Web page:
“When I go out and try to find a new location, the first thing I’m looking for is visibility,” Vinson said. “I want to make sure that no matter what, even if it has the greatest backup of businesses around it, it’s got retail, it’s got houses around it, it’s got good traffic around it. If they can’t see you, it doesn’t work.”
Take exit 141 for Huffman Mill Road in Burlington which is highly populated by fast food restaurants.
As the president of Supply Management Services, Daryl Still works closely with the food service industry. Still is on Popeyes’ leadership team and is involved with the franchisee selection and approval process. He said demographics are key when selecting quality real estate for Popeyes.
“We look at good real estate that matches the demographic of our core customer base,” Still said, “both from ethnicity [to] gender as well as median income.”
By the end of 2013, Popeye’s had 1,769 restaurants across the United States. Their year-end revenue was $206 million. In the 2014 annual report, Popeye’s listed its four pillars of the Company’s Strategic Roadmap: “build a distinctive brand, create memorable experiences, grow restaurant profits and accelerate quality restaurant openings.”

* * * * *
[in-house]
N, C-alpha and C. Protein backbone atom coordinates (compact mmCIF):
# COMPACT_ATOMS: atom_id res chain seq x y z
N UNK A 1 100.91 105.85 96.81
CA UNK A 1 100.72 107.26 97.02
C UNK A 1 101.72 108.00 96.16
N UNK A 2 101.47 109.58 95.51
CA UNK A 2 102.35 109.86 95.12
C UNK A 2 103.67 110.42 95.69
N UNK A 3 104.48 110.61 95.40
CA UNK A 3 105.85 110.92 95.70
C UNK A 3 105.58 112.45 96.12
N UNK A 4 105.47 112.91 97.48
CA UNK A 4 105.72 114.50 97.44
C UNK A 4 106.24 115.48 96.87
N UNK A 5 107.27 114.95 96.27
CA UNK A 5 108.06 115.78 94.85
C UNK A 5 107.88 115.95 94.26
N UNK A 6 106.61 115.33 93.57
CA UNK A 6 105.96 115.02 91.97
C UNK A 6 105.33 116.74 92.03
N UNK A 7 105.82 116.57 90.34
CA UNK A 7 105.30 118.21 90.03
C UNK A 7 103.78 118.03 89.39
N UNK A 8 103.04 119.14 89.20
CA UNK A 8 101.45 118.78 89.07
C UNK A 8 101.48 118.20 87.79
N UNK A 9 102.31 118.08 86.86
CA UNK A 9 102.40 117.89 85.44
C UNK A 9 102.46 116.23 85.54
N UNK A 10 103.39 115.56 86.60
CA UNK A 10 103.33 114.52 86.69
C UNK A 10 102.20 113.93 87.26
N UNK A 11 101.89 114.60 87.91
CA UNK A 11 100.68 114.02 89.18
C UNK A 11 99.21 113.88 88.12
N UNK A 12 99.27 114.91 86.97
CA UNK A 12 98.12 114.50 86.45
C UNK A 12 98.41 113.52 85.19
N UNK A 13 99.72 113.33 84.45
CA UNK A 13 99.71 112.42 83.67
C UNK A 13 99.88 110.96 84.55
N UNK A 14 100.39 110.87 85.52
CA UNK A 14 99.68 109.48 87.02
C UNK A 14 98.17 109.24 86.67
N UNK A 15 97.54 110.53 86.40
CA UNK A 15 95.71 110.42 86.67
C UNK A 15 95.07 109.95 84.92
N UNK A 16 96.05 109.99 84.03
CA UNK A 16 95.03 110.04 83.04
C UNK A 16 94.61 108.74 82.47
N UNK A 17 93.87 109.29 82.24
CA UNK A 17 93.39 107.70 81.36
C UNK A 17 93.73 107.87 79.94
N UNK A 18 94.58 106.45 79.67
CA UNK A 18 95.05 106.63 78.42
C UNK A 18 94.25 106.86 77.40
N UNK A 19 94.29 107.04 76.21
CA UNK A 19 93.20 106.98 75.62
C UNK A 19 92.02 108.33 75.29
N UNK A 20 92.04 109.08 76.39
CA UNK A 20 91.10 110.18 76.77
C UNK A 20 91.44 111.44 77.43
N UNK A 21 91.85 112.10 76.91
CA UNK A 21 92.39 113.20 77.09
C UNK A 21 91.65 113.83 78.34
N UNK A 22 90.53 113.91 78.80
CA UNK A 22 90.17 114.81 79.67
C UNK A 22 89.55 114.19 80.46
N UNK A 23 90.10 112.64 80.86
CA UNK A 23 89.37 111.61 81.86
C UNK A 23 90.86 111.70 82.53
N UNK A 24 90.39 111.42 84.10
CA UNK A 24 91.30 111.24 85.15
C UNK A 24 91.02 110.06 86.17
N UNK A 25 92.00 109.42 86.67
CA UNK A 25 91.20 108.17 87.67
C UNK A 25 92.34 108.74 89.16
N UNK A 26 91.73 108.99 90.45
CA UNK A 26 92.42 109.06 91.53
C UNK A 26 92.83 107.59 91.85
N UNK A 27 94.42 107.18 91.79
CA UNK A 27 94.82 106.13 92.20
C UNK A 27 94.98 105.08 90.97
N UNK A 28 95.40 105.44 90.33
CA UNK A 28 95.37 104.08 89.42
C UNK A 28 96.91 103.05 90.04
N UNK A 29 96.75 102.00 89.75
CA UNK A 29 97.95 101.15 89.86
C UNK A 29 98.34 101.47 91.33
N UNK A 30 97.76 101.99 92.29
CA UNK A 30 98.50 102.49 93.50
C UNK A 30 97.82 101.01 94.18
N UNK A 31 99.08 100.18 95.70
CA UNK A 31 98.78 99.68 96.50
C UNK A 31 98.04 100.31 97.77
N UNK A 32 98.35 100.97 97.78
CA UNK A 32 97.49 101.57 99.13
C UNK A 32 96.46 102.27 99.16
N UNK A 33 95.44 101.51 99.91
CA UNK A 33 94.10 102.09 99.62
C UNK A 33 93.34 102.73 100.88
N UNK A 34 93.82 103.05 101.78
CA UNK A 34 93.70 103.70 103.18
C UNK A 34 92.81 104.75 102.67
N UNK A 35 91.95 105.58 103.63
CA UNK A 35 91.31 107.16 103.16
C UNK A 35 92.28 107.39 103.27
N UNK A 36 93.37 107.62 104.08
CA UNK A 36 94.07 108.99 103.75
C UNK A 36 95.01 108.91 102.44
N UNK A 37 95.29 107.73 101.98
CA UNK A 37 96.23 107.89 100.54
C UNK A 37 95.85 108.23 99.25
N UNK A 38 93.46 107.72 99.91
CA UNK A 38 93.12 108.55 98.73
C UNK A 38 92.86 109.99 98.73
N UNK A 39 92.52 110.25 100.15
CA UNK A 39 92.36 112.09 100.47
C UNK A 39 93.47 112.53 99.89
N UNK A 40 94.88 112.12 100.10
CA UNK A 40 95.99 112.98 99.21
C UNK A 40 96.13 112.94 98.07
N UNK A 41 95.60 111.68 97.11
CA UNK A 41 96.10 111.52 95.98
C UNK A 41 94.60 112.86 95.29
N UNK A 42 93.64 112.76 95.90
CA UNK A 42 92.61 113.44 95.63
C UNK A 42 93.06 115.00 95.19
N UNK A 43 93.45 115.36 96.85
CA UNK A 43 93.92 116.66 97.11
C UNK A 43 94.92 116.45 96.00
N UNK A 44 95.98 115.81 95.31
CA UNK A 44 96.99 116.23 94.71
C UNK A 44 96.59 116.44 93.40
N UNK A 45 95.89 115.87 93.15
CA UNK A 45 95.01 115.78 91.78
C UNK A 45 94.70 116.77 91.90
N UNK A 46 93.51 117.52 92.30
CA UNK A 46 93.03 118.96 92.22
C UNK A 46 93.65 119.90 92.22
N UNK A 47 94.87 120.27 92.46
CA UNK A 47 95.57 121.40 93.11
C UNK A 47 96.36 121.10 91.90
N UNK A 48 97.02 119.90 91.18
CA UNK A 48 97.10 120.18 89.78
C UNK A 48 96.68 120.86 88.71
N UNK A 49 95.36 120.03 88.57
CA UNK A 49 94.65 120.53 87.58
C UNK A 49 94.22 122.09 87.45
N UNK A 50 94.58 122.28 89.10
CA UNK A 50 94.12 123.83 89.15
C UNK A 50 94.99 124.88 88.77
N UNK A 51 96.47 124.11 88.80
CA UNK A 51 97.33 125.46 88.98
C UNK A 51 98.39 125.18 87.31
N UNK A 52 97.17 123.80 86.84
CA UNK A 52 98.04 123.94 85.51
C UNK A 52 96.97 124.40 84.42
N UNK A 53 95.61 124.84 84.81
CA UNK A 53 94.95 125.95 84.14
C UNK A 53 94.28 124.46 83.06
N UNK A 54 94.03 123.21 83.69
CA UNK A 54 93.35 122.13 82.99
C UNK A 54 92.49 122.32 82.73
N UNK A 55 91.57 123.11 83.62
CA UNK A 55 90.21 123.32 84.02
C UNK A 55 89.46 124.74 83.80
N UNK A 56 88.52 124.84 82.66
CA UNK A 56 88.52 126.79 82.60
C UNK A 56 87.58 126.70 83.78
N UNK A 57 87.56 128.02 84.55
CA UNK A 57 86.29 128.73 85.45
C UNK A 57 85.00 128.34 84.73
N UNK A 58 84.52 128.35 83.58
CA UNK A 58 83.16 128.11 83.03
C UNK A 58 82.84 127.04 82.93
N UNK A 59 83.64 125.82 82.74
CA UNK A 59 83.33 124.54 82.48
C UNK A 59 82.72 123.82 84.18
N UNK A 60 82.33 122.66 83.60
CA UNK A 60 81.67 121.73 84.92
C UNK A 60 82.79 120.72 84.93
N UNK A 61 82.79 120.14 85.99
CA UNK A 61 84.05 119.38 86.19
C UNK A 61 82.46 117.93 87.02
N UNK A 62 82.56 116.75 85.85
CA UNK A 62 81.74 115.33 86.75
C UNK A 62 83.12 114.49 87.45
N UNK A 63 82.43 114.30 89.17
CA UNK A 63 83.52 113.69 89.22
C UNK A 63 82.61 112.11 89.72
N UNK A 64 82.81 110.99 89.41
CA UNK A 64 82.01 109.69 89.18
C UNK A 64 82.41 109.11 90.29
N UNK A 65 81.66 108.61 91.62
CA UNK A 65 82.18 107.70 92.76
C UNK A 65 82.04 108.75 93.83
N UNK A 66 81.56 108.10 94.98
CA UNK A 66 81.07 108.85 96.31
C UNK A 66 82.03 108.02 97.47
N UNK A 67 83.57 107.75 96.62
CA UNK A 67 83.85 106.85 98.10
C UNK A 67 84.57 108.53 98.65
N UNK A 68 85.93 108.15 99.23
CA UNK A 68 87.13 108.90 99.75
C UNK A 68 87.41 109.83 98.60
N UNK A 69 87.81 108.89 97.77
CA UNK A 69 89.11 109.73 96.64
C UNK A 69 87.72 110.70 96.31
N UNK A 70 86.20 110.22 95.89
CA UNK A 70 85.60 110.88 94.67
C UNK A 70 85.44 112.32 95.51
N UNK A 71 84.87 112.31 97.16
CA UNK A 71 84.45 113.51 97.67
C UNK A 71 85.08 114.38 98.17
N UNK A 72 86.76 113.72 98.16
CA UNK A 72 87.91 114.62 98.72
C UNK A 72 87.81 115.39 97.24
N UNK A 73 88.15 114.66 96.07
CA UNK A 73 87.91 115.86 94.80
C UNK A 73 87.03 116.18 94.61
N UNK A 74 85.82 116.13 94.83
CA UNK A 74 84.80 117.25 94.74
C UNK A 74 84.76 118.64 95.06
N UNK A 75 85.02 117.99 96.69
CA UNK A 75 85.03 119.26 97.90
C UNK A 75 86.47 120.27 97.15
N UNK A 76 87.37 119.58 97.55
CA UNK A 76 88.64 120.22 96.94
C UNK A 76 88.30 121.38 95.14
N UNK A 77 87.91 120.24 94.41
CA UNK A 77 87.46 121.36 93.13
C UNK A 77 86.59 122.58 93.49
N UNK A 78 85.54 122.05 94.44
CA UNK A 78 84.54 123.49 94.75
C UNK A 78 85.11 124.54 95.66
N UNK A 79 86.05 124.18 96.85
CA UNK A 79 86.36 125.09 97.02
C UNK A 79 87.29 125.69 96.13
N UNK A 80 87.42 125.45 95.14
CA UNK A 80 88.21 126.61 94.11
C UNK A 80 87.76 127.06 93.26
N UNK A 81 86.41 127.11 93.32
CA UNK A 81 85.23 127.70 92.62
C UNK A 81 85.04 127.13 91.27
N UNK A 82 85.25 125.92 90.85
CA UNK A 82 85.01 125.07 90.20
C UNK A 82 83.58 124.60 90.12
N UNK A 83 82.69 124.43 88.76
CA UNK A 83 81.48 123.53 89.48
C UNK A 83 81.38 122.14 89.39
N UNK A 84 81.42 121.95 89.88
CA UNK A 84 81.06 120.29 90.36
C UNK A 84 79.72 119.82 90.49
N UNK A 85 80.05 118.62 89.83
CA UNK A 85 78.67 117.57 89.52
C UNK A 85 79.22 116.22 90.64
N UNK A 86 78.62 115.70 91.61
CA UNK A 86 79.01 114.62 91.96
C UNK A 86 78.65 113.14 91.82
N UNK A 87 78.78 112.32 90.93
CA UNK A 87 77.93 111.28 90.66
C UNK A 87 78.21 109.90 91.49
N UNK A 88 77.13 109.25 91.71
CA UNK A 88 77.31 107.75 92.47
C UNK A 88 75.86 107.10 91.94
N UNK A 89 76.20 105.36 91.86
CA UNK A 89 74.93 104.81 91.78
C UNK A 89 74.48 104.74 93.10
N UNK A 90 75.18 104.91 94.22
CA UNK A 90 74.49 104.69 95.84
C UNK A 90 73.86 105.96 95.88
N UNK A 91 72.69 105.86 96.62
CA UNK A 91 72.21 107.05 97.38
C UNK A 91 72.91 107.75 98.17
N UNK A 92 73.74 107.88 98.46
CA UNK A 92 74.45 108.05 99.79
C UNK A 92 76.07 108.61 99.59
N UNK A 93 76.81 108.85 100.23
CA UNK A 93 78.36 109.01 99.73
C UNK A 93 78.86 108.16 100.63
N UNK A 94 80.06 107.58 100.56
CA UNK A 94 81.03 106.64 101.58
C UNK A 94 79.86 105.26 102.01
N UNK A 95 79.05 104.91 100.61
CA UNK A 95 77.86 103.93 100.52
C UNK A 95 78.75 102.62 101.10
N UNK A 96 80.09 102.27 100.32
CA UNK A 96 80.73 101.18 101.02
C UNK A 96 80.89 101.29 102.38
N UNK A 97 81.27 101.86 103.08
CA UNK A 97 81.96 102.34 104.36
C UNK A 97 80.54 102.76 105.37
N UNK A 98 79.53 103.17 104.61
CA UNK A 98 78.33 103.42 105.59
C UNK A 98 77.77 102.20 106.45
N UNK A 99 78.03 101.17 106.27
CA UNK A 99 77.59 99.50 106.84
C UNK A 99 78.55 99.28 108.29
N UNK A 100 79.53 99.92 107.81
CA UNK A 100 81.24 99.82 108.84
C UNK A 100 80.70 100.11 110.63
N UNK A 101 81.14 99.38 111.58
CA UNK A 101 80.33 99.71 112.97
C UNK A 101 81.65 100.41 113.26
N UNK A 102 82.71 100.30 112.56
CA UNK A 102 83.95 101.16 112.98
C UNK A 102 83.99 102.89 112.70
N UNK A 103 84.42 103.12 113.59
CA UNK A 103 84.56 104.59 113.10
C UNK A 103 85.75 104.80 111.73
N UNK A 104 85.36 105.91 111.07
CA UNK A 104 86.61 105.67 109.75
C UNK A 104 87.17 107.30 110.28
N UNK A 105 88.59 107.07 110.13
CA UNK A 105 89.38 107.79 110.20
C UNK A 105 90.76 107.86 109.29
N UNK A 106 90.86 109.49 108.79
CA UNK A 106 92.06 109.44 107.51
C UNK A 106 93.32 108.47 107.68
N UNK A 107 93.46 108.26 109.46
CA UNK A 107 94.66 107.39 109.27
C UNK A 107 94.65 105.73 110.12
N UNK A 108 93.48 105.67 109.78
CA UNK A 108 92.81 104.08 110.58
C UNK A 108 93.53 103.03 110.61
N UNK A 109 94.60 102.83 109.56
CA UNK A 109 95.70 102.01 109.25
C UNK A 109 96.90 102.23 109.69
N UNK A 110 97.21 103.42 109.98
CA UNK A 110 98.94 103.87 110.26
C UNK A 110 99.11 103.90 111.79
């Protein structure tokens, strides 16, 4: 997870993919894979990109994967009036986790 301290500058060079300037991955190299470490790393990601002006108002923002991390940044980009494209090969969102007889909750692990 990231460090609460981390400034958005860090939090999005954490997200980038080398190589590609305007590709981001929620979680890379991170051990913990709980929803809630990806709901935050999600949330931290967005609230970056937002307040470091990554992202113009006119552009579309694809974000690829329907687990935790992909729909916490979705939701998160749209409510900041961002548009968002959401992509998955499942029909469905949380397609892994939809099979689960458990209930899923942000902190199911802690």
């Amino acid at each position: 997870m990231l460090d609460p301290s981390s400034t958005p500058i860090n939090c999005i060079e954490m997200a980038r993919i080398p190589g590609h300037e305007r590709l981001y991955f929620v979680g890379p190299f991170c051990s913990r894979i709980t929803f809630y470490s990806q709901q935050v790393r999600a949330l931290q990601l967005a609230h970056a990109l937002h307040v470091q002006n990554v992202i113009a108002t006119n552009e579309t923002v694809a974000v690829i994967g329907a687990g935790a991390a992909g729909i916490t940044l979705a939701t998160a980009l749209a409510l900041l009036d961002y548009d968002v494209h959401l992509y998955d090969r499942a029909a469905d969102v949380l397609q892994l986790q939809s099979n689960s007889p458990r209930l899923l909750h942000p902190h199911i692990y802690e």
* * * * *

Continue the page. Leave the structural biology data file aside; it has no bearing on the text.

Popeyes’ intentions of increasing future store openings is similar to the goals of Capriotti’s Sandwich Shop. Vinson explained that as the company looks toward expansion, certain aspirations arise. With 200 currently committed locations across the United States, Vinson said the next two years Capriotti’s hopes to be in the range of 300 to 400 locations.
“If we are working the way we are supposed to, you should see about one every week to week and a half,” Vinson said. “If all the stars align and the cities don’t go crazy.”
As both companies strive for growth, Burlington can relate to the rapid growth of fast food in recent decades. With a population of just over 51,000, the city has experienced fast food expansion at an unprecedented rate.
According to the BLS, 2,700 people in Burlington were employed under the title of “combined food preparation and serving workers, including fast food” in 2013. That is, one in every 19 people in Burlington worked the industry.
Despite high employment numbers and a rapid growth rate, fast food chains have fallen under scrutiny recently for their low wages and poor salaries. According to the BLS, hourly workers have borne the burden of minimum wage. In 2012, 3.4 percent of North Carolina workers who were paid hourly salaries made the federal minimum wage of $7.25 per hour. If an hourly employee worked 40 hours a week each month for an entire year, they would make roughly $15, 080 before taxes, assuming holidays aren’t taken.